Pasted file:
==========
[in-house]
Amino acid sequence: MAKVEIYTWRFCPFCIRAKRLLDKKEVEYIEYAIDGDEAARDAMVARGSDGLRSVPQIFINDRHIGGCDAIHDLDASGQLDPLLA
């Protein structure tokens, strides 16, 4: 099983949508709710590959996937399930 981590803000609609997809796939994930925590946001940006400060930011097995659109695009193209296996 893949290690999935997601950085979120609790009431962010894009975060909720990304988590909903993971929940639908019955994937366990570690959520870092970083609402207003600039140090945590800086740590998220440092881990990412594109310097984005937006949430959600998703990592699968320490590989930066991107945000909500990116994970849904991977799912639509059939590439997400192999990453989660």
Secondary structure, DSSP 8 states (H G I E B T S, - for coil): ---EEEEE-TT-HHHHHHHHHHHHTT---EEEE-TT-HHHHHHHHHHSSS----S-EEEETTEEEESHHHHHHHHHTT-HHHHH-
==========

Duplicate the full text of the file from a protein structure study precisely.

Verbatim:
[in-house]
Amino acid sequence: MAKVEIYTWRFCPFCIRAKRLLDKKEVEYIEYAIDGDEAARDAMVARGSDGLRSVPQIFINDRHIGGCDAIHDLDASGQLDPLLA
């Protein structure tokens, strides 16, 4: 099983949508709710590959996937399930 981590803000609609997809796939994930925590946001940006400060930011097995659109695009193209296996 893949290690999935997601950085979120609790009431962010894009975060909720990304988590909903993971929940639908019955994937366990570690959520870092970083609402207003600039140090945590800086740590998220440092881990990412594109310097984005937006949430959600998703990592699968320490590989930066991107945000909500990116994970849904991977799912639509059939590439997400192999990453989660």
Secondary structure, DSSP 8 states (H G I E B T S, - for coil): ---EEEEE-TT-HHHHHHHHHHHHTT---EEEE-TT-HHHHHHHHHHSSS----S-EEEETTEEEESHHHHHHHHHTT-HHHHH-